The Missing Piece of Coding Education: How Do You Turn Block-Based Coders Into Text-Based Coders

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Just about any teacher who has incorporated Scratch into her classrooms knows that students love this free block-based coding language. Invented by MIT, Scratch allows users to drag-and-drop blocks that snap together to form “lines of code” that they can then run to see an output. With almost 40 million users, Scratch and its block-based coding language is the primary way students are introduced to coding in school. 

It is what comes after learning block-based coding where we have a problem.  

Over the last five years of using Scratch with students, I’ve encountered a disappointing reality: block-based coding doesn’t turn students into text-based coders. My students will spend a lot of time making games and other programs in Scratch. On Scratch, they are excited and engaged. When students are ready, I’ll challenge them to leave block-based coding behind and try text-based coding. I start with programs like the Raspberry Pi or Codecademy to learn Python, an easy to learn text-based language. When first confronted with these programs, almost all of my students shut down. 

As they work through the beginner Python tutorials and videos, students aren’t shy about telling me how much they hate text-based coding. Computer science concepts like loops and conditional statements don’t transfer over easily into text-based coding for them. They are intimidated by the wall of text-based code they eventually generate and they hate going back through that wall of text to figure out when their code isn’t working, In all, I would say 9 out of 10 of my students lose interest in coding when making the move to text-based coding.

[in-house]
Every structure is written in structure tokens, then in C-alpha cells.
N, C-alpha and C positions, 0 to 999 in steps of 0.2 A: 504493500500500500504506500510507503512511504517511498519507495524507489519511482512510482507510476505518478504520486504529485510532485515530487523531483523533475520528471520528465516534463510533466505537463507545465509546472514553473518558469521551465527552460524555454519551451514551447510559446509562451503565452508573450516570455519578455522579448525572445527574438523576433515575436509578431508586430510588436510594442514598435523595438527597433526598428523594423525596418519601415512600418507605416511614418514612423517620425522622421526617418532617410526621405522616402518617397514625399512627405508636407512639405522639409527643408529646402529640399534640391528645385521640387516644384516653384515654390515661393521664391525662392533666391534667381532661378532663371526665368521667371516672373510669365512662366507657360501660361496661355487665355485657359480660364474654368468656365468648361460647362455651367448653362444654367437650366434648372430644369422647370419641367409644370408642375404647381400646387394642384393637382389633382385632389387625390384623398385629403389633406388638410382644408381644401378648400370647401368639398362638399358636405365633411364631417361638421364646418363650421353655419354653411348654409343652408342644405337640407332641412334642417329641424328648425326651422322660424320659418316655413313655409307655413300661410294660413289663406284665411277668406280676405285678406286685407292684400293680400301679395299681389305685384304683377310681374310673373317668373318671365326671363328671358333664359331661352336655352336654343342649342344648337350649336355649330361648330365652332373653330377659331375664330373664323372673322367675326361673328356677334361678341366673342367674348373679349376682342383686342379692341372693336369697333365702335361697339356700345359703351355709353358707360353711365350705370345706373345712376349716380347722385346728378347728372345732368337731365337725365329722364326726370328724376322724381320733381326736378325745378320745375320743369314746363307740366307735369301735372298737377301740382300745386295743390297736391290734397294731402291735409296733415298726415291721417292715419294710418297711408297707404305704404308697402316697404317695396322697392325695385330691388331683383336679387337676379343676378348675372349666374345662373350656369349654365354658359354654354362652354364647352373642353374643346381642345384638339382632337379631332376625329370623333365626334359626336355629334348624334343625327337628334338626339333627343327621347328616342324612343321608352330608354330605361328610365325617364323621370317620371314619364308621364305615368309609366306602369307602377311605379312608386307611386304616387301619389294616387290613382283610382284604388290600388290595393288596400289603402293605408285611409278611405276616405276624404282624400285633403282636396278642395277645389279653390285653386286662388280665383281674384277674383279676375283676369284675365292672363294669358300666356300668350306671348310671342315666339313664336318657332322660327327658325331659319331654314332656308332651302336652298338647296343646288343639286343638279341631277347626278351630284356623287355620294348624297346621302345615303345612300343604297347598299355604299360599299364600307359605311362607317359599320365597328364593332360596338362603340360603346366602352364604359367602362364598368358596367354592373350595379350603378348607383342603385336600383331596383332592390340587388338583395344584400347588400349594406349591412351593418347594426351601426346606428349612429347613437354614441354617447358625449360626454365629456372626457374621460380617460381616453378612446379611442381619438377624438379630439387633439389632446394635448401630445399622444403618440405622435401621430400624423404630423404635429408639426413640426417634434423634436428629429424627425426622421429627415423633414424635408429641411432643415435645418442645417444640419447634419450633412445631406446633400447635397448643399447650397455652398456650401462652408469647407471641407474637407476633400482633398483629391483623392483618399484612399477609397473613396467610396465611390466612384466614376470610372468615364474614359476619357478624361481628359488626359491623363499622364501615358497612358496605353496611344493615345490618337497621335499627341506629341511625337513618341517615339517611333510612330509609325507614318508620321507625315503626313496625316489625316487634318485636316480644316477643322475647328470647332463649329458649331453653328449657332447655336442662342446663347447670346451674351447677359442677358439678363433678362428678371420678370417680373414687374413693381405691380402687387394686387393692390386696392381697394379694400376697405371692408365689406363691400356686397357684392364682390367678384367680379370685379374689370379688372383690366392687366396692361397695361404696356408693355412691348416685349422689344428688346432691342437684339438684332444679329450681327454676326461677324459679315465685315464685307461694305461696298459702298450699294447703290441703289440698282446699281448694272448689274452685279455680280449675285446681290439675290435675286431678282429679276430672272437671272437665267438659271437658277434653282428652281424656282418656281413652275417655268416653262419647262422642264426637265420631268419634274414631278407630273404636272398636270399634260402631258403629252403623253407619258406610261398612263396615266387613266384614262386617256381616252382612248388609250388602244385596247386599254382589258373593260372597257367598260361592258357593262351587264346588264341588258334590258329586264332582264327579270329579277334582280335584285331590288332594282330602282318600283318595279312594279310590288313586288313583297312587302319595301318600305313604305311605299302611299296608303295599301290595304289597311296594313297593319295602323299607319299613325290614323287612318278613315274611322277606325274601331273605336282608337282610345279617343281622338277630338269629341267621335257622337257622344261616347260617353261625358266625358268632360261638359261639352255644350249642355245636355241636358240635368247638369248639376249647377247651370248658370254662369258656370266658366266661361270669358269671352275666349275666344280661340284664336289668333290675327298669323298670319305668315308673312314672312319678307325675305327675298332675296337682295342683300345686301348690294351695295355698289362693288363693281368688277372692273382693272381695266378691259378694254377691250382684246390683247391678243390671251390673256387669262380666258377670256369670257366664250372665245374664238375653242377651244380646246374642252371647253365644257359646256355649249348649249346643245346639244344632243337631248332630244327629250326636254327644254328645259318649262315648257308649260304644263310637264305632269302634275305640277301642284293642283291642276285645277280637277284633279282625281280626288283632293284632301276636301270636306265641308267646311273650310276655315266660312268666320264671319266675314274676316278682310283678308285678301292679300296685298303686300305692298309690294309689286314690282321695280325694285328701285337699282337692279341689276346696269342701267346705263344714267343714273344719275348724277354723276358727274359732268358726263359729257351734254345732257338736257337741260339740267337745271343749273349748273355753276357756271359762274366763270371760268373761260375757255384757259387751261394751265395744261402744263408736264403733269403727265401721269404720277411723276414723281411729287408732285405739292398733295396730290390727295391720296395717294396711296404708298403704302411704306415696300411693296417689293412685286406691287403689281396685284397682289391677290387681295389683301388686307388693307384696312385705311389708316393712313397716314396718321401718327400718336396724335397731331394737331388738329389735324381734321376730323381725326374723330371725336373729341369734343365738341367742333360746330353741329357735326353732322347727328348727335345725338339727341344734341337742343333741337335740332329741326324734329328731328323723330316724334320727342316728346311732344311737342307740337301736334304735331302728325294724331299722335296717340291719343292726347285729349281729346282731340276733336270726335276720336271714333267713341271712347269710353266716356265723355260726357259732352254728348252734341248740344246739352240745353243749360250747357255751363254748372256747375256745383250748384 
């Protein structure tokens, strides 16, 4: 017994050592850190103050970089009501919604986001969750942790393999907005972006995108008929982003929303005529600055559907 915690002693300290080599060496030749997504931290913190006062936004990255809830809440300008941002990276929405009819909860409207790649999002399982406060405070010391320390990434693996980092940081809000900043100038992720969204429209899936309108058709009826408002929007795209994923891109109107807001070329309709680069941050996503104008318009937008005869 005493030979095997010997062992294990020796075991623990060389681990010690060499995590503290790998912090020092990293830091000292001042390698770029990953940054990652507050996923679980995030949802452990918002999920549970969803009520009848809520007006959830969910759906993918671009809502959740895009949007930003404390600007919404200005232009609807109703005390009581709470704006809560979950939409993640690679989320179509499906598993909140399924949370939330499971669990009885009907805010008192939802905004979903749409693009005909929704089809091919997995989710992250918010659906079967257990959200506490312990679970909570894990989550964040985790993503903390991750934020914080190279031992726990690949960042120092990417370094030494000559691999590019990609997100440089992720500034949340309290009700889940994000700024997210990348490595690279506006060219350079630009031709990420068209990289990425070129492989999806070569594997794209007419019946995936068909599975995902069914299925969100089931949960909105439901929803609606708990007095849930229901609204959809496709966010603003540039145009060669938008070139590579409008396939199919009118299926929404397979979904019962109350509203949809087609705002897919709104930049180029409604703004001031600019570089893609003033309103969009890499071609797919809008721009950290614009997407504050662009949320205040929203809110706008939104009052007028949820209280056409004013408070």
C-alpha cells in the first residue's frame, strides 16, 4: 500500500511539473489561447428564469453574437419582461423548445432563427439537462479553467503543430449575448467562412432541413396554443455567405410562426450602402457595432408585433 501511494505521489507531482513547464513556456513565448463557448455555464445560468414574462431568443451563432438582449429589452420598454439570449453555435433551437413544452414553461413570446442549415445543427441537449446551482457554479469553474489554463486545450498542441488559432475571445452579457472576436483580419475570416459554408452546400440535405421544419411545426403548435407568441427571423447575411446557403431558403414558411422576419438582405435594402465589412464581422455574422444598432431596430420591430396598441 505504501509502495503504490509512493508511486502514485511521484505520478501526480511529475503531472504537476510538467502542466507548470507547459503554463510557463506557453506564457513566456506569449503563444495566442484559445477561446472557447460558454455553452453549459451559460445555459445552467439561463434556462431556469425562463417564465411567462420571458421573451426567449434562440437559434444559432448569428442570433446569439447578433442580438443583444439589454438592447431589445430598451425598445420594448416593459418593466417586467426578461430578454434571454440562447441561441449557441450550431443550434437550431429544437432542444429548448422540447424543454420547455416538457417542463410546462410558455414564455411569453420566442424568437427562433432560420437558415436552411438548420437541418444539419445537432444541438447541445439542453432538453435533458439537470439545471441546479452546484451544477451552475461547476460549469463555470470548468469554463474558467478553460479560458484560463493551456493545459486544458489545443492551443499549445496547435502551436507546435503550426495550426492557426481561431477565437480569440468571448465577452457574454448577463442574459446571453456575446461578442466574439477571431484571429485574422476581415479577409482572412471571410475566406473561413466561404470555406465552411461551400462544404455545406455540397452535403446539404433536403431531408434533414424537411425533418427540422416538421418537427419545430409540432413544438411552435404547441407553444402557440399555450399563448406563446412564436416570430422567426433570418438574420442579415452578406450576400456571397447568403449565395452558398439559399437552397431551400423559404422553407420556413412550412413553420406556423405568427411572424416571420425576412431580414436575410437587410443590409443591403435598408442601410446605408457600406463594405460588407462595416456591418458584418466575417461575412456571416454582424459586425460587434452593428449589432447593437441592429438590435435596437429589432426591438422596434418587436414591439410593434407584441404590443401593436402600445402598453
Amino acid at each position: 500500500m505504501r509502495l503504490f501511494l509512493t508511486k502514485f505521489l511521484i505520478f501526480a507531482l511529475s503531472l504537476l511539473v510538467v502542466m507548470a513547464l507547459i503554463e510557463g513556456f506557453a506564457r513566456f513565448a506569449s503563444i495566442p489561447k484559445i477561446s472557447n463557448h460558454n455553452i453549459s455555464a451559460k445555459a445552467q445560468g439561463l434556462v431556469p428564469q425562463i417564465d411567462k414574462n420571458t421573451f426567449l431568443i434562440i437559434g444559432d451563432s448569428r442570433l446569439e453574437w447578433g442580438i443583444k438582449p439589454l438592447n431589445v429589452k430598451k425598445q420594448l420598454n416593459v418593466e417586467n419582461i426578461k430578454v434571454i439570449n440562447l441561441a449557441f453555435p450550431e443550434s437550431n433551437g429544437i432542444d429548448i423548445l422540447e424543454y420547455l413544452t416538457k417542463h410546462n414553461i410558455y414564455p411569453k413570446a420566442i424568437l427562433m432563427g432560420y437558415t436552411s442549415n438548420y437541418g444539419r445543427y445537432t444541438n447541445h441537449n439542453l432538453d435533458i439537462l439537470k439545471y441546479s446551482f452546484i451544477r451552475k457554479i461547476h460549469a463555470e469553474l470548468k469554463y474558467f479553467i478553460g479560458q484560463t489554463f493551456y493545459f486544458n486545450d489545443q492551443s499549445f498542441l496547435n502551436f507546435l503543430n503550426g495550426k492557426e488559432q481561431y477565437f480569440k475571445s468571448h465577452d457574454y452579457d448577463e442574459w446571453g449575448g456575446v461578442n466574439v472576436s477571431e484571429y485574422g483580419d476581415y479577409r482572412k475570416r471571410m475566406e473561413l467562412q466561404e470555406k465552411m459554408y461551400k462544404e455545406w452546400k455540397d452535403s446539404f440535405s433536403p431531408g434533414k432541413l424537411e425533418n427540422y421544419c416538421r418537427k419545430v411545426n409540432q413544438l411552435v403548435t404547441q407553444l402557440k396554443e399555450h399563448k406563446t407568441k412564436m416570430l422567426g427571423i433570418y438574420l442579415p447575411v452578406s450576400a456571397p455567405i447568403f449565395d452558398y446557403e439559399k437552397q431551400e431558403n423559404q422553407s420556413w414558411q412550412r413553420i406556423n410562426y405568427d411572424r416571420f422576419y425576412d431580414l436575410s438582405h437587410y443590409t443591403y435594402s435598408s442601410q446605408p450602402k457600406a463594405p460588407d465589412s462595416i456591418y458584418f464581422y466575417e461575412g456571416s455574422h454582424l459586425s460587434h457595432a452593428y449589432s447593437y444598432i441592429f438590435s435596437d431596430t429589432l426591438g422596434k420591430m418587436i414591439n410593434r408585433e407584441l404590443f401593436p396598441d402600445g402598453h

How can we help these students? There are some programs like Microsoft’s MakeCode that are starting to address this issue. With Makecode, users can switch between block-based coding and the text-based Javascript language. When students use blocks, it also generates the text-based code so students can switch back and forth and see how one turns into the other. When students are ready, they can write in Javascript and flip back and see the blocks they made using Javascript. 

By exploring tools that bridge the gap between block- and text-based coding, we can better prepare our students to learn both of these languages. 

Chris Aviles is a teacher at Knollwood middle school in the Fair Haven school district in Fair Haven, New Jersey. There he runs the Fair Haven Innovates program he created in 2015. Read more with Chris’s work on his blog 


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Teacher, Fair Haven Schools, NJ